I don't think it suggests that.

>     Should be mentioned in 2.6?

OK, I'll get back to that when I process bug #1368.

> "foo- foo is a syntax error."
>     Change "is" to "results in".


> "foo-" would be recognized as a QName.
>     Not necessarily. That is, when the parser raises a syntax error, it doesn't
>     have to "recognize" anything.

Let's not split hairs on what recognizes means.  It's clear enough.

> "foo -foo parses the same as foo - foo"
>     Don't bring parsing into it if you don't have to. Change "parses the same
>     as" to "is syntactically equivalent to".


> "The parser would match..."
>     These sentences are too implementation-specific.

Sentences removed.

> "also parses the same as"
>     Ditto previous substitution.


> "When used as an operator after the characters of a name, the "-" must be
> separated from the name, e.g. by using whitespace or parentheses."
>     This is odd wording. It's as if you're saying (e.g.):
>         When your query is
>             foo-foo
>         your query must be
>             foo -foo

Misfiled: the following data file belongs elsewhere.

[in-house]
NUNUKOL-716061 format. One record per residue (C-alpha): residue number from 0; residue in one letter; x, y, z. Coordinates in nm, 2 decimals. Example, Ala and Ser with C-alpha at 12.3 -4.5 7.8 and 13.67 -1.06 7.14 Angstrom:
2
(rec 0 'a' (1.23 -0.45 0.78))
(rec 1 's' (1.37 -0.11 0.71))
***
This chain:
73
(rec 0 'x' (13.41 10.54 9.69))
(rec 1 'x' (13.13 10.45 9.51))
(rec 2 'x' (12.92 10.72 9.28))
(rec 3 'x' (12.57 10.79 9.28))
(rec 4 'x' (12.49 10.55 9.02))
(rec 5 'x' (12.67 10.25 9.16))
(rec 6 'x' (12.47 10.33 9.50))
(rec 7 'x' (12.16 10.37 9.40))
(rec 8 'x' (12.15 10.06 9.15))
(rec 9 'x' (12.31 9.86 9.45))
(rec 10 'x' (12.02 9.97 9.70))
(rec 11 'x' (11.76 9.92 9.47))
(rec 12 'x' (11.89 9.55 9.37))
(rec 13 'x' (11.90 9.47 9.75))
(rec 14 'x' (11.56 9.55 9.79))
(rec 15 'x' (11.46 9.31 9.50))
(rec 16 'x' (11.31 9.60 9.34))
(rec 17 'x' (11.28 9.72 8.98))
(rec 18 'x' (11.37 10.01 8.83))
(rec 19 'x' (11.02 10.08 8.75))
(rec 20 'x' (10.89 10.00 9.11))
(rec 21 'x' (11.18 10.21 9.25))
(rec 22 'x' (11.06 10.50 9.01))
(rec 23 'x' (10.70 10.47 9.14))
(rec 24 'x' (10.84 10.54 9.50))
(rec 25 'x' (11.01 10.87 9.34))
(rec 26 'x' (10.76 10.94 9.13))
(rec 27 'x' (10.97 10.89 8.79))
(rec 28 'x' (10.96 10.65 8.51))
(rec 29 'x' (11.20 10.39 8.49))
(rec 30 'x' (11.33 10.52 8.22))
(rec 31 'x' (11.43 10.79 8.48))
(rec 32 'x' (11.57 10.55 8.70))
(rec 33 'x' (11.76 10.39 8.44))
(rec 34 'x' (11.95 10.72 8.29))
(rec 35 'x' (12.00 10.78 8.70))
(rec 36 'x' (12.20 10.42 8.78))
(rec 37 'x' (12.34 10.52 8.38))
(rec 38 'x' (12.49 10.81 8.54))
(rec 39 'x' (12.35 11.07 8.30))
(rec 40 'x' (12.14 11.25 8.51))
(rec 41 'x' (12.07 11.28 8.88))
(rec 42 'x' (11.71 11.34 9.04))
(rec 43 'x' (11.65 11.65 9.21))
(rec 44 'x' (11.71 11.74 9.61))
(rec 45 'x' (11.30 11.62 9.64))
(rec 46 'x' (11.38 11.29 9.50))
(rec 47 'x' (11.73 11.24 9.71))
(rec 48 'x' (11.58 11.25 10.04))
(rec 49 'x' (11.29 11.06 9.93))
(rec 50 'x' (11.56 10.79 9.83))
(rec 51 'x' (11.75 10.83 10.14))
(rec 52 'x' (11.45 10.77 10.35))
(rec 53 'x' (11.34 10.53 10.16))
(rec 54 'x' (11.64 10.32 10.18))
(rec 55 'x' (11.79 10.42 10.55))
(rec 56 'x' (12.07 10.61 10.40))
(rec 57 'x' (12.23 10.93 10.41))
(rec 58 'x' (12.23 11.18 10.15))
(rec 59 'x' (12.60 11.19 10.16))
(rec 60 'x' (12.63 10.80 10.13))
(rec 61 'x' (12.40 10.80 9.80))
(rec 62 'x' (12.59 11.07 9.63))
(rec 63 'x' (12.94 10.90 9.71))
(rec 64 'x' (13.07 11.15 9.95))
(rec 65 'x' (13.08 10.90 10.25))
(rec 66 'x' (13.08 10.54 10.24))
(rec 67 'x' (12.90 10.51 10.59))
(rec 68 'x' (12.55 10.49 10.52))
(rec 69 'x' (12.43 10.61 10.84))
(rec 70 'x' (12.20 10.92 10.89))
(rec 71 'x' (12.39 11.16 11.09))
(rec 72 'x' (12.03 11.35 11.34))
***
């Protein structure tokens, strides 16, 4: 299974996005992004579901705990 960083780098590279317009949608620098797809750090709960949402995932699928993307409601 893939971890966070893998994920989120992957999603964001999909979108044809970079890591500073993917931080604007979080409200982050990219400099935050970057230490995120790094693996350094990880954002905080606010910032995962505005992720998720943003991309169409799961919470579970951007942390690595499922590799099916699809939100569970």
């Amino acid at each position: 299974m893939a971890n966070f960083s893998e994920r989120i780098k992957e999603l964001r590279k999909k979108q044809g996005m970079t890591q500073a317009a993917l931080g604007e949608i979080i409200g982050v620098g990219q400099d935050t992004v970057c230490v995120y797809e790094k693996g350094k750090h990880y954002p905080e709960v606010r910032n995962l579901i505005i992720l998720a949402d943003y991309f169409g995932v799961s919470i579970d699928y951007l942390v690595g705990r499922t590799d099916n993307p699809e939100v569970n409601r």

>         or
>             (foo)-foo
>     which is self-contradictory.  See next point.
> "10div 3 results in a syntax error, since the "10" and the "div" would both be
> non-delimiting terminals and must be separated by delimiting terminals in order
> to be recognized."
>     This is very odd wording.  It's as if the parser must realize that I had
>     "10" and "div" in mind as distinct terminals, so that it can apply the
>     terminal-separation rules.  The "would be" is a tip-off.  Consider this:
>     "dog" and "cat" 'would be' non-delimiting terminals, but that doesn't mean
>     that "dogcat" results in a syntax error!
>     In order to properly apply terminal-separation rules, you need a context in
>     which (e.g.) "10" and "div" *are* terminals, rather than 'would be'
>     terminals.  And that context is not the query, or the parser, but the
>     derivation tree (or syntax tree). E.g., it's fine to say something like:
>         Consider the (abbreviated) syntax tree:
>                       Expr
>                        |
>               MultiplicativeExpr
>                        |
>               +--------+--------+
>               |        |        |
>           UnionExpr  "div"  UnionExpr
>               |        |        |
>         IntegerLiteral |  IntegerLiteral
>               |        |        |
>               ++      +++       +
>               ||      |||       |
>               10      div       3
>         The symbols IntegerLiteral, "div", and IntergerLiteral are all NDTs,
>         so the adjacent pairs must be separated by whitespace in the resulting
>         query.

I'm working on doing away with the DT and NDT terms, so, at least for the
moment, I've deleted the explanations, and just say these are not legal.  Will
probably revisit once I've got the whole DT NDT thing smoothed out.
Received on Saturday, 9 July 2005 18:33:00 UTC